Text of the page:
Assessing the global value at risk in the sustainable blue economy

Decision makers in the public and private sectors are becoming increasingly aware of the devastating impacts human activities and climate change are having on ocean ecosystems, and on the people and assets dependent on this precious natural capital. But so far, a lack of data around the risks caused by unsustainable practices in the blue economy has held back decisive action to reverse ocean degradation.

As a key contribution to the work of ORRAA, WWF, in partnership with Metabolic, has conducted ground-breaking research to show global investors how much value they risk by pursuing business-as-usual (BAU) investments into ocean-related assets. The Navigating Ocean Risk study finds that key sectors stand to lose up to US$8.4 trillion over the next 15 years without immediate action to safeguard ocean resources and align financial portfolios with the Paris Agreement’s target to keep a rise in global temperatures within 1.5C.

The analysis used a first-of-its-kind model and dataset to assess how financial risks arise cumulatively in the blue economy, focusing on the impacts and dependencies of businesses operating in six ocean-dependent sectors: coastal real estate and infrastructure, fisheries, aquaculture, ports and shipping, tourism, and marine renewable wind energy. Contrasting BAU to a Sustainable Development scenario where business and finance leaders as well as policymakers seek to align with international environmental commitments, the research quantifies financial risk (“value at risk”) to more than 8,000 listed equities across the six sectors.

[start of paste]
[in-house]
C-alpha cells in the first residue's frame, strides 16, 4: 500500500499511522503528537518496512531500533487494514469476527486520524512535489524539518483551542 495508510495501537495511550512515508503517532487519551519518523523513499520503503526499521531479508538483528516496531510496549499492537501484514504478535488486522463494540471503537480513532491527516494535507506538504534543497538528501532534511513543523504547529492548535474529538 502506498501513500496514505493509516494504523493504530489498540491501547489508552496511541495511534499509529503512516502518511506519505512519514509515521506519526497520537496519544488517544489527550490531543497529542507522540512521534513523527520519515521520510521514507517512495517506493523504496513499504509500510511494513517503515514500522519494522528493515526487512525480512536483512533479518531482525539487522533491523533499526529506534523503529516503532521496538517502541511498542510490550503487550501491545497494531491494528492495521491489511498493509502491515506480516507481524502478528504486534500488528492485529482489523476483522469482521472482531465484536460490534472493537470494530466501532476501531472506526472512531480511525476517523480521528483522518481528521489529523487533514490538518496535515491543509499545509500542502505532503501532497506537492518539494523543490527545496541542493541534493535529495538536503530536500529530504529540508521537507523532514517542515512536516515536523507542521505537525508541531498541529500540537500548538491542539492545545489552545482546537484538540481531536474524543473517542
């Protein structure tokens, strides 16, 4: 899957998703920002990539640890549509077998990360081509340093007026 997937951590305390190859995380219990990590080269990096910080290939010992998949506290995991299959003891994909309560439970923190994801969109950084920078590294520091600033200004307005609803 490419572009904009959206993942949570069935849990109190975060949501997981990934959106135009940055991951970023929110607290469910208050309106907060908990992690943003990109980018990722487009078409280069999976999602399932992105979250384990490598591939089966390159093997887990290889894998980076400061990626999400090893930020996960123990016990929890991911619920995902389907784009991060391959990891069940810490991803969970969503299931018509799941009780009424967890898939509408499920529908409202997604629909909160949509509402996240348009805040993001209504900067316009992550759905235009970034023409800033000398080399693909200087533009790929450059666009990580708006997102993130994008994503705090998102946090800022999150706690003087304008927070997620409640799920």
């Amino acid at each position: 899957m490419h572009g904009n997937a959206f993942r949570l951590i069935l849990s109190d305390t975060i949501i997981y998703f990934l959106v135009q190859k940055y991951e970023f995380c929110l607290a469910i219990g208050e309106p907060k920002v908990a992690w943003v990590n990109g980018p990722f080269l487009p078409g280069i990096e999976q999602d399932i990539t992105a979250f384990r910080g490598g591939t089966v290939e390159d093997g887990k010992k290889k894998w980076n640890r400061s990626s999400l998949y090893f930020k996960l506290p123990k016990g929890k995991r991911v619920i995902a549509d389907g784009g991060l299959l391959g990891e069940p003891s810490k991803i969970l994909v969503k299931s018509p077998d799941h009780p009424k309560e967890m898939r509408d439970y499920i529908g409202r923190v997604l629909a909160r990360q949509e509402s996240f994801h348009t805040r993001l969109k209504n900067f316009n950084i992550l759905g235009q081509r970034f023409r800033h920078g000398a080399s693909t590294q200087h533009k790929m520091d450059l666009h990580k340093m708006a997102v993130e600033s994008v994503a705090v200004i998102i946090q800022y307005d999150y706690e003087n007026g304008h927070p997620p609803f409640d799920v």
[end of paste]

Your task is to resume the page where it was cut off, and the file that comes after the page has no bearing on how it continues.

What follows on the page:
The analysis finds that 66% of globally listed companies have some dependency on the blue economy – with different sectors having varying exposure to environmental, climate, physical and transition risks. For almost all sectors the absolute risk to assets and revenues is reduced under a Sustainable Development scenario, where the impact of pollution and resource extraction on the ocean is managed and carbon emissions are kept under control, amounting to US$5.1 trillion in savings.

The research provides new and detailed data, as well as a publicly available tool, for global investors to make informed decisions in reducing their exposure to ocean risk. But it is also an urgent call to action to all decision makers in the private and public finance sectors to change course and prioritise or incentivise investments that promote nature positive solutions, in order to repair and revive the ocean and build resilience.